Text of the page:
To highlight the differences between the three filtering methods, we apply them to two real dynamic networks from Twitter characterized by high changeability and measure the structural properties of resulting networks (Figure 3). The networks represent interactions in Twitter during two widely popular events: the 2013 Super Bowl and the announcement of Osama bin Laden’s death. Further description and properties of these datasets are provided in the next section.

Due to this fact the computational complexity of sliding-time window methods increases in time, whereas it is bounded in fastvizfastviz. Since network structural properties such as average degree and clustering depend on the size of the network, we calculate these properties for the subgraphs of equal size, i.e., for the {N}_{\mathrm{b}} strongest nodes of the full network produced by each of the sliding time-window methods (Figures 3C-J). For simplicity, we refer to these subgraphs of {N}_{\mathrm{b}} nodes as the buffered networks.

Second, we find that the networks produced with our filtering method do not experience drastic fluctuations of the global and local clustering coefficients and degree assortativity, which are especially evident for the rectangular time-window (Figures 3E, G, H, and I). We conclude that the fastviz fastviz filtering produces smoother transitions between network snapshots than rectangular sliding time-window. This property of our method may improve readability of visualizations of such dynamic networks.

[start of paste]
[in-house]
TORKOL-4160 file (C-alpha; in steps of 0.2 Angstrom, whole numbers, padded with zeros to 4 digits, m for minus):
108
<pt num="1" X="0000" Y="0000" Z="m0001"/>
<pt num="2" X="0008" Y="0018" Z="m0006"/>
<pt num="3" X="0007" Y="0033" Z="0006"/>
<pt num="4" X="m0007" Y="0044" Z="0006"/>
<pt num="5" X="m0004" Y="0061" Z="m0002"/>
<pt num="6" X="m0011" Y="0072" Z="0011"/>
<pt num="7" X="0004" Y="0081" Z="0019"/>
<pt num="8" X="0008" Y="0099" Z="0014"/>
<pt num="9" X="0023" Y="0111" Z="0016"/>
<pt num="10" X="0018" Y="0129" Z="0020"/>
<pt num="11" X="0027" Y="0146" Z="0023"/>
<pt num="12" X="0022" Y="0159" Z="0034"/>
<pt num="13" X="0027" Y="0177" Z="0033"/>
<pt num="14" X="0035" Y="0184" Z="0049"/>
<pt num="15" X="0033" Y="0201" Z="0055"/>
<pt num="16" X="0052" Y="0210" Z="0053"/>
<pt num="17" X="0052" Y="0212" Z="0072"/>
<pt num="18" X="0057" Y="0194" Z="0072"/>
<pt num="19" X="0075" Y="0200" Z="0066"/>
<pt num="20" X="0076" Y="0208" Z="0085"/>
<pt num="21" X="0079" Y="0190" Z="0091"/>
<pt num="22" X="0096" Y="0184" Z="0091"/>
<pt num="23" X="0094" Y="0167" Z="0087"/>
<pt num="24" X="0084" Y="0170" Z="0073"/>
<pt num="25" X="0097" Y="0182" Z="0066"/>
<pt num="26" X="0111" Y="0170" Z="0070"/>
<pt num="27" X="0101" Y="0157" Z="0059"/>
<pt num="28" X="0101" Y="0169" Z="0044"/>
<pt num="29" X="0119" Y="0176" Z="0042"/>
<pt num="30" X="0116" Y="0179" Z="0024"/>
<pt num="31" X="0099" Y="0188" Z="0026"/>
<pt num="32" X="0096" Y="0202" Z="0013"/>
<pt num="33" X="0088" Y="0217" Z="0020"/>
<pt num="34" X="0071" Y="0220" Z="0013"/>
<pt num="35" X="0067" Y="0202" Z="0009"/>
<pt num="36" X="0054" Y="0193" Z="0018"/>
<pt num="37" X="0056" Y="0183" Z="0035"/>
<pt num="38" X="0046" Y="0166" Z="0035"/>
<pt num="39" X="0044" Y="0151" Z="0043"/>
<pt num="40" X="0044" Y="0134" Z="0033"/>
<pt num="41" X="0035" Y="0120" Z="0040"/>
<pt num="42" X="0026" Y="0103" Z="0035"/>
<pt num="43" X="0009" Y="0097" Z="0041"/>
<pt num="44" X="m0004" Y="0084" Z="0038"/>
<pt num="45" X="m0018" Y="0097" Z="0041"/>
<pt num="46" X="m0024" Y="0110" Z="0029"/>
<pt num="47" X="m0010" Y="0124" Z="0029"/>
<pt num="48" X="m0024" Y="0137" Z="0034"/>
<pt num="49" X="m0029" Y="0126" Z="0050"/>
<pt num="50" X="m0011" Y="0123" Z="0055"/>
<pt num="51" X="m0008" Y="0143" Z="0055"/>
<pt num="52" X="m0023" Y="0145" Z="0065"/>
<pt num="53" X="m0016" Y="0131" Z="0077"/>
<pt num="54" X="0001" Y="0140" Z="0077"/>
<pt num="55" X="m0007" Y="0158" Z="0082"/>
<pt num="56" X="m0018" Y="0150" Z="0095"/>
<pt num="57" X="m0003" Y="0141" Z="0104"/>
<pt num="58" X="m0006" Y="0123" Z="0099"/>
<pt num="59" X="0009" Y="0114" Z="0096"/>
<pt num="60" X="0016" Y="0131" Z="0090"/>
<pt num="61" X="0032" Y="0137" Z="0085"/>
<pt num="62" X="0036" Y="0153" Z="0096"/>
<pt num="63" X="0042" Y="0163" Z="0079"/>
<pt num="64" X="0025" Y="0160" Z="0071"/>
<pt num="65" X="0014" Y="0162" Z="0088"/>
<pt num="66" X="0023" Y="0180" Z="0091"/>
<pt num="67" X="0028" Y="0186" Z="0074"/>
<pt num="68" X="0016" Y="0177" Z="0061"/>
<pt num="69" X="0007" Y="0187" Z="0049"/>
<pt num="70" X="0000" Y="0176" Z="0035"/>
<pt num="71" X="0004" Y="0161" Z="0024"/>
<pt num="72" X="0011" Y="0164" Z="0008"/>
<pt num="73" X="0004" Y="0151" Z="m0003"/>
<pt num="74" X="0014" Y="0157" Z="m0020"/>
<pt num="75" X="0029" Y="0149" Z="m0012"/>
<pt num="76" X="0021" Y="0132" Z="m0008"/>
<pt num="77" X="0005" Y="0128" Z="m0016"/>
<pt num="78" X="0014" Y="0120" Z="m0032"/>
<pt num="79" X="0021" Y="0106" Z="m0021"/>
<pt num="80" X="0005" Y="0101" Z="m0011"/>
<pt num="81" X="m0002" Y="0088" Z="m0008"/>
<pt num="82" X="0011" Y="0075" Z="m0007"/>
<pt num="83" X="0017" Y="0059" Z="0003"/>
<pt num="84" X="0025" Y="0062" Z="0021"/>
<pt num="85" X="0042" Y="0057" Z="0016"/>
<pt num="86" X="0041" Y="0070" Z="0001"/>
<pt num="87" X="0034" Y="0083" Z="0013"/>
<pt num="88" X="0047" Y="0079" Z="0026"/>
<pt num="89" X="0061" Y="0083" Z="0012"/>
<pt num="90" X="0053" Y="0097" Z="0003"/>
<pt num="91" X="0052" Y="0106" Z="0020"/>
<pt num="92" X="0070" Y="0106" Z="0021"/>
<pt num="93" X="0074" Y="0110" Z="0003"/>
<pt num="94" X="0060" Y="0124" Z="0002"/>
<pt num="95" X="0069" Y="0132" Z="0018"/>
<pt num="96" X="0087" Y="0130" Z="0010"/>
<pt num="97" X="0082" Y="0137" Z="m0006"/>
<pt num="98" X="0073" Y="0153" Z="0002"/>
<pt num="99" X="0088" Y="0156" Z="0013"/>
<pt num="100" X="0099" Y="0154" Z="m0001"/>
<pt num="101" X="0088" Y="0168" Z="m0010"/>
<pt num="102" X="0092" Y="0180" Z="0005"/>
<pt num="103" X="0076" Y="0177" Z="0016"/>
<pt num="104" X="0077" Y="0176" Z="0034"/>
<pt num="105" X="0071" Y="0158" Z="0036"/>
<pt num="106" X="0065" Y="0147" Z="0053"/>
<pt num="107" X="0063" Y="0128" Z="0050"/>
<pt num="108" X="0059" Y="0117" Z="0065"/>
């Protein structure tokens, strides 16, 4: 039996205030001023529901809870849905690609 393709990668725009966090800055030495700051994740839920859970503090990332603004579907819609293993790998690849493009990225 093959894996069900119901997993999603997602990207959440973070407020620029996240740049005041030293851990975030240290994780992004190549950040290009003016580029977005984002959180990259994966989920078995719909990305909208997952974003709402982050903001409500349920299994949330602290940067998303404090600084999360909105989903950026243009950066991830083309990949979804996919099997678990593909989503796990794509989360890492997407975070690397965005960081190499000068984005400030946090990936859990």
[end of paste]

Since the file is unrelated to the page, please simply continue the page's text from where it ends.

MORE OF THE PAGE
Finally, fastviz fastviz captures persistent trends in the values of the properties by leveraging the short-term and long-term node activity. For instance, it captures the trends in degree, clustering coefficients, and assortativity that are less visible with the rectangular time-window, while they are well-visible with the exponential time-window (Figures 3C-F, I, and J). Note that high average degree obtained for networks produced with exponential time-window corresponds to the nodes that are active over a prolonged time-span, whose activity is aggregated over unbounded aggregation period, and the number of nodes is unbounded as well. On the contrary, rectangular sliding time-window shows the degree aggregated over a finite time-window, while fastviz fastviz limits the number of tracked nodes, leading to lower reported average degree.